Mount proc

mount -t proc{,,}
Run this in / in a chroot to get your own proc there.

5
By: alexfoo
2009-02-26 12:53:58

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  • Automatically drops mount points that have non-numeric sizes (e.g. /proc). Tested in bash on Linux and AIX. Show Sample Output


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    drockney · 2013-07-29 20:12:39 0
  • The command is useful when, e.g., booting an existing system with a rescue or installation CD where you need to chroot into the hard-disk and be able to do stuff which accesses kernel info (e.g. when installing Ubuntu desktop with LVM2 you need to mount and chroot the hard disk from a shell window in order to install packages and run initramfs inside chroot). The command assumes that /mnt/xxx is where the chroot'ed environment's root file system on the hard disk is mounted.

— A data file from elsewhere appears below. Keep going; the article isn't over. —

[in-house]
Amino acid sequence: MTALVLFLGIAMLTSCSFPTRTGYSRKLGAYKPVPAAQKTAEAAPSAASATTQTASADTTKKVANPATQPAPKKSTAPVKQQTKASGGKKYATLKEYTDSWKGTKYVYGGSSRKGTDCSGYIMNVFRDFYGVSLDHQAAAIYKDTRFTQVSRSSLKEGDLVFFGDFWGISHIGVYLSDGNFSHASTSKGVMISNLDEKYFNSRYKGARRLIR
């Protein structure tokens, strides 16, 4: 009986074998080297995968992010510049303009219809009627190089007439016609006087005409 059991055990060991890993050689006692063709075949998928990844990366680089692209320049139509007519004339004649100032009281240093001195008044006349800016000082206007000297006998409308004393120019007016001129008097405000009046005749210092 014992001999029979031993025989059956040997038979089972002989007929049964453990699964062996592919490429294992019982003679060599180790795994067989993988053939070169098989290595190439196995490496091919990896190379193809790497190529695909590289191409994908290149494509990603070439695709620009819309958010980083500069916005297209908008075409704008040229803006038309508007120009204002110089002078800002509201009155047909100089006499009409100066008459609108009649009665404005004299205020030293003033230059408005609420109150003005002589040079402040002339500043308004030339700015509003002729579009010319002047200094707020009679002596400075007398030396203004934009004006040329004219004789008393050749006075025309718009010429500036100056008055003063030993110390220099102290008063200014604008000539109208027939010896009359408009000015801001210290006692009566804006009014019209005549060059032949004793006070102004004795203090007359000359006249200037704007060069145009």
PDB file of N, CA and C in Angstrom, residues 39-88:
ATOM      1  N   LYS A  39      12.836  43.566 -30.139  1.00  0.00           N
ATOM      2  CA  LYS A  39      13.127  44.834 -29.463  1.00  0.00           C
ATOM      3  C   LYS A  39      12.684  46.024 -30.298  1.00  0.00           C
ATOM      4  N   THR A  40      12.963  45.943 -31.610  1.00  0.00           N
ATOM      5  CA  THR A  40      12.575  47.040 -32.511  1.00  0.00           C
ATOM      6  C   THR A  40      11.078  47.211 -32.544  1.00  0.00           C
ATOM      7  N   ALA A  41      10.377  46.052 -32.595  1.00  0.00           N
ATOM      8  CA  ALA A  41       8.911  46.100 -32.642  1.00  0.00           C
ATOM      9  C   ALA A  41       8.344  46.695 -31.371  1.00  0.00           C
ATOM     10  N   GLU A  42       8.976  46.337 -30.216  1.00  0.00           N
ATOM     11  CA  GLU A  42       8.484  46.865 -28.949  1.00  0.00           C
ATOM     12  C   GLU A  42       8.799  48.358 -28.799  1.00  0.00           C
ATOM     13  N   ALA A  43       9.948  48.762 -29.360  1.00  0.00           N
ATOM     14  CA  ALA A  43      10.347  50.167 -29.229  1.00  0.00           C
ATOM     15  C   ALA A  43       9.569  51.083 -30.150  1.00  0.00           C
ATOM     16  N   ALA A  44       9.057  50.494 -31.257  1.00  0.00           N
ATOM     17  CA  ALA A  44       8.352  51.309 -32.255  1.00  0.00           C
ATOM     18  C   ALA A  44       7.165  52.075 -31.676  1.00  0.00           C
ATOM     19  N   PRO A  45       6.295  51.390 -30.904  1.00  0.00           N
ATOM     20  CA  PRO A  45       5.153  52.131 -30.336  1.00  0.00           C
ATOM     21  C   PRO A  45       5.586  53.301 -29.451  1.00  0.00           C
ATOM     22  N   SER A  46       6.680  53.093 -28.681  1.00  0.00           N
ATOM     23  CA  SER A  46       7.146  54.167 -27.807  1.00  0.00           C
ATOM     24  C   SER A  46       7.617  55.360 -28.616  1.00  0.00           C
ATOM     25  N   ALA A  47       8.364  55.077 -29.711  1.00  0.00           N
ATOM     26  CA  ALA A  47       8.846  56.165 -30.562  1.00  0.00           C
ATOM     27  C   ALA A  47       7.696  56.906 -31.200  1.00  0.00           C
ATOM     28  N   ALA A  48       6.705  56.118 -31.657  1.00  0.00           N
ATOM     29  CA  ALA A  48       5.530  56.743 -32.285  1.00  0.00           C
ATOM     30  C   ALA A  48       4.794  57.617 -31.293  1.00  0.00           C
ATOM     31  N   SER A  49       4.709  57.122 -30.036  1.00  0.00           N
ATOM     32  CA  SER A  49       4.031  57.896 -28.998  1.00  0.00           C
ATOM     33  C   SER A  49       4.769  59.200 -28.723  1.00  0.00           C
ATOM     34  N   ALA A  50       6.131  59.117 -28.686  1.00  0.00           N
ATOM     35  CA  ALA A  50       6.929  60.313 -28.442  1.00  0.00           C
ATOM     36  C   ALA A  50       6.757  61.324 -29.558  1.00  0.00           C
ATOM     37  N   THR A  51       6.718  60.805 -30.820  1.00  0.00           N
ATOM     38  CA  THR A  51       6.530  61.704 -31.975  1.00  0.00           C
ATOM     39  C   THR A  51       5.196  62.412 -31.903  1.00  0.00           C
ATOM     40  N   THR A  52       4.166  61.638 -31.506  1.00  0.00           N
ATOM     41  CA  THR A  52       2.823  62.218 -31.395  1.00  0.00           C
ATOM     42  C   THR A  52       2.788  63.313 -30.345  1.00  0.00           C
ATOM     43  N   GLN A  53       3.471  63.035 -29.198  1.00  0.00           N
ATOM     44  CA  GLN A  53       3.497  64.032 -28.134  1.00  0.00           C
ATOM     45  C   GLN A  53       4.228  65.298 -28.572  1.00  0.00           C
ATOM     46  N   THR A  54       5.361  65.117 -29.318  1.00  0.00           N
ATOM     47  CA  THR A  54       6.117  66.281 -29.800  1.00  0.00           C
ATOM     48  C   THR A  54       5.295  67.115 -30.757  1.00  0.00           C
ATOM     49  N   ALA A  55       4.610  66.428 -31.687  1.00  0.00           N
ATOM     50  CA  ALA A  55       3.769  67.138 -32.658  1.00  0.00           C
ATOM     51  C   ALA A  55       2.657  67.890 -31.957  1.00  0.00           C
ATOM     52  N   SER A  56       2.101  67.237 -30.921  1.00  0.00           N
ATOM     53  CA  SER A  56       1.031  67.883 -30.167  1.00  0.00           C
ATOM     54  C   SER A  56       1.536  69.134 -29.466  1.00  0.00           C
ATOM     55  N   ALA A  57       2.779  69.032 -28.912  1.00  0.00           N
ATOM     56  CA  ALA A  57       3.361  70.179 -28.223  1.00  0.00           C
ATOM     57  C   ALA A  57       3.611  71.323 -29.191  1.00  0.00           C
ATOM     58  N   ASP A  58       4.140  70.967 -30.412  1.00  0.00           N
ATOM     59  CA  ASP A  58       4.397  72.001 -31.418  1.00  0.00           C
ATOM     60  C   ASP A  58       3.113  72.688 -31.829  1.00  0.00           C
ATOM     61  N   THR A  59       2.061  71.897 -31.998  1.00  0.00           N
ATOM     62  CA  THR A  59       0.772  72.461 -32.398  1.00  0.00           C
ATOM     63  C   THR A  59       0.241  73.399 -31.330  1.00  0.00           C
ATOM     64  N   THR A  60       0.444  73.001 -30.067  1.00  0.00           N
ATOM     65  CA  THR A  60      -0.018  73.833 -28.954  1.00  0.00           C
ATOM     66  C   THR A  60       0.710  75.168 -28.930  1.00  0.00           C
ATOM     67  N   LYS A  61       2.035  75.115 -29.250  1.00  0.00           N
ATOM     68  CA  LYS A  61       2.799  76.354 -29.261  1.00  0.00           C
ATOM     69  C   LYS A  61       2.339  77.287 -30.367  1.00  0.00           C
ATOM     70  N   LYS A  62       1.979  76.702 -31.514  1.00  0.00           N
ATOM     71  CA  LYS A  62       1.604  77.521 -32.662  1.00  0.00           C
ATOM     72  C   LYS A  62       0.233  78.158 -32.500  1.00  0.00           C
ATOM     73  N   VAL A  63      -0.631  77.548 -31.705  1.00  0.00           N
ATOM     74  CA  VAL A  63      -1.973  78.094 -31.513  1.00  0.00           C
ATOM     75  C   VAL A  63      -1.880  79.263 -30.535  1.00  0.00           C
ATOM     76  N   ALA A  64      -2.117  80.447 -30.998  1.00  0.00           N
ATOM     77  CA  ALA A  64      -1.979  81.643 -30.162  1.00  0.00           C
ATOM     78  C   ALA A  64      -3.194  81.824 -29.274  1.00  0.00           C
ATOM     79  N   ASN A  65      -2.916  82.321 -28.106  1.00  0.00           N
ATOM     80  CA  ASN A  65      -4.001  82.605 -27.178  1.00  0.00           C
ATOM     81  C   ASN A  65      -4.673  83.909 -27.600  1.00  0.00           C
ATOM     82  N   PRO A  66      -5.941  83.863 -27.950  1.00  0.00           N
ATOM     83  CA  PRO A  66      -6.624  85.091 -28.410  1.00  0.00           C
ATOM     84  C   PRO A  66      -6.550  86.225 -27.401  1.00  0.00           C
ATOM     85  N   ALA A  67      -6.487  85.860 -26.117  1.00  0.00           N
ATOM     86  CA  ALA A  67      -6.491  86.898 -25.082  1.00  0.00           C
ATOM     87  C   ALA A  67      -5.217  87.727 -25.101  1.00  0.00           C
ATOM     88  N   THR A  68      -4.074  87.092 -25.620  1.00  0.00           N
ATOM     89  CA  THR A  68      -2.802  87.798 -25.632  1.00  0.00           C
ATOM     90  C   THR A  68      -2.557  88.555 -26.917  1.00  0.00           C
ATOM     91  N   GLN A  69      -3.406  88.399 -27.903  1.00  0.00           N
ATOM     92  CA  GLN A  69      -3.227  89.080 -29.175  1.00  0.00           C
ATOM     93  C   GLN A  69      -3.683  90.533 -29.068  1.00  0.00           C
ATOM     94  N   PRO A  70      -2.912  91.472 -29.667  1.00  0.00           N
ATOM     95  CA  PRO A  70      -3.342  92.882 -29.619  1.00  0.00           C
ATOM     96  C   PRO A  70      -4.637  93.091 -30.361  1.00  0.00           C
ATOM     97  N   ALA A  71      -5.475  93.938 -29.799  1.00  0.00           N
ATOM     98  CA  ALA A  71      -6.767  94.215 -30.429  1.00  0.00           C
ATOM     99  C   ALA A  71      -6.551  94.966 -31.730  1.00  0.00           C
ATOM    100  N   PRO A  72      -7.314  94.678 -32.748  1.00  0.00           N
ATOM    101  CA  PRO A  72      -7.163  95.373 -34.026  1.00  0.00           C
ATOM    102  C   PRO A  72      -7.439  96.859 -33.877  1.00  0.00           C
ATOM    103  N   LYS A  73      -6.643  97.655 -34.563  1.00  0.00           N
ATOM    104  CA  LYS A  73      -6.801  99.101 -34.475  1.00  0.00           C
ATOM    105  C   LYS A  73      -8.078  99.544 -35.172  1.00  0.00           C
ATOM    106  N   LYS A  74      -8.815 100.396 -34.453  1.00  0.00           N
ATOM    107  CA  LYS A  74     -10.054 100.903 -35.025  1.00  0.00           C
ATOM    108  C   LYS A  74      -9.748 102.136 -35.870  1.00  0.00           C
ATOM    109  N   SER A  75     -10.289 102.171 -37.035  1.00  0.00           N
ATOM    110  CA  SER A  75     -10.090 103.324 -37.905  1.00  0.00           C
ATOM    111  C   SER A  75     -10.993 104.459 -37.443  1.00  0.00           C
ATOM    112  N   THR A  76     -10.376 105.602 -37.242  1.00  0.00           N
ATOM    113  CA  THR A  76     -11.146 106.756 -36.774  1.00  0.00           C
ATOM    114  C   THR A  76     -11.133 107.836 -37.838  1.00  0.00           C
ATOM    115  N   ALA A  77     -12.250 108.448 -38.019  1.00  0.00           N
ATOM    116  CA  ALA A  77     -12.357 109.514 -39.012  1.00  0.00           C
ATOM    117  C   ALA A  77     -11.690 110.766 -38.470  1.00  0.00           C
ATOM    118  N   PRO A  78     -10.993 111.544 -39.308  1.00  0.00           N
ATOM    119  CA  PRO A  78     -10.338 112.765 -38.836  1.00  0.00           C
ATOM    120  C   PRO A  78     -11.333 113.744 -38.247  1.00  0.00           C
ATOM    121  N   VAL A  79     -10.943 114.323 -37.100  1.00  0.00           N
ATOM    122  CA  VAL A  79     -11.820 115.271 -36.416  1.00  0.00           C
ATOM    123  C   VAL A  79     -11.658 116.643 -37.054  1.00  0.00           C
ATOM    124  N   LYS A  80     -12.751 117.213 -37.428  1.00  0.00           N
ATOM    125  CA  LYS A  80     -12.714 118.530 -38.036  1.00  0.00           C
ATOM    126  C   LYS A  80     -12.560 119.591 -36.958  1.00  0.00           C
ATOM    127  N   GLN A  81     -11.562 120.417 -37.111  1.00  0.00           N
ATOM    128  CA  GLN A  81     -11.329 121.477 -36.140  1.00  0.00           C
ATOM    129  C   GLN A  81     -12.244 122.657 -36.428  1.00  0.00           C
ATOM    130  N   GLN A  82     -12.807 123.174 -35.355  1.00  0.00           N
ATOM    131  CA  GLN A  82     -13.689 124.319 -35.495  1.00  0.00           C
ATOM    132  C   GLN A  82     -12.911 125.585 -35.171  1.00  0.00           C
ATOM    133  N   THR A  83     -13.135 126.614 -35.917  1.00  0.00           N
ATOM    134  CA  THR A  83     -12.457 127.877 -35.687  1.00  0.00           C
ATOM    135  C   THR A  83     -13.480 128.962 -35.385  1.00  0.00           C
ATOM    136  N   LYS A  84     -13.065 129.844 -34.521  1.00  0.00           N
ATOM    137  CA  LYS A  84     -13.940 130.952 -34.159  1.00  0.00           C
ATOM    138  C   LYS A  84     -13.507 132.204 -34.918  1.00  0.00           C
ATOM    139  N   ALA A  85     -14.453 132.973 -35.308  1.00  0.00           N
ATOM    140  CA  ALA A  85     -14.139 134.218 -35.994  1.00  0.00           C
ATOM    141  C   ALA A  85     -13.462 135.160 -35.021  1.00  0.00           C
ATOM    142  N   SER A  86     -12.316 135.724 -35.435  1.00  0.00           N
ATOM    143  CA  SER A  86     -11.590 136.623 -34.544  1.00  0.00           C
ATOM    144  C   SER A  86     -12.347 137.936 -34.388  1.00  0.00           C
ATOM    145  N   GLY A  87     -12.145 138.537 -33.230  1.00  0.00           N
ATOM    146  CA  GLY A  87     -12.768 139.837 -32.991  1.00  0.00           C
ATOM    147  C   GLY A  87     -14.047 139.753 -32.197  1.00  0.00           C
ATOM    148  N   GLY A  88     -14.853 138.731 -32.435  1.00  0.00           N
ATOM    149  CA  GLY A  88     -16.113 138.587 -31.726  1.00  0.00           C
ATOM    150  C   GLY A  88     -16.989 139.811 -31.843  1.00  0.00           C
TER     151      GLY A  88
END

3
    for i in sys dev proc; do sudo mount --bind /$i /mnt/xxx/$i; done
    amosshapira · 2009-04-20 16:52:14 1
  • Mount an smb share with this command. other options -ousername=$USERr,gid=$groupname,scope=rw


    1
    mount -t smbfs //$server/share /local/mount -o rw,username=$USER
    sufoo · 2009-03-25 01:05:17 2
  • Necessary for fsck for example. The remount functionality follows the standard way how the mount command works with options from fstab. It means the mount command doesn't read fstab (or mtab) only when a device and dir are fully specified. After this call all old mount options are replaced and arbitrary stuff from fstab is ignored, except the loop= option which is internally generated and maintained by the mount command. It does not change device or mount point.


    1
    mount -o remount,ro /dev/foo /
    vlan7 · 2010-10-30 03:51:53 1

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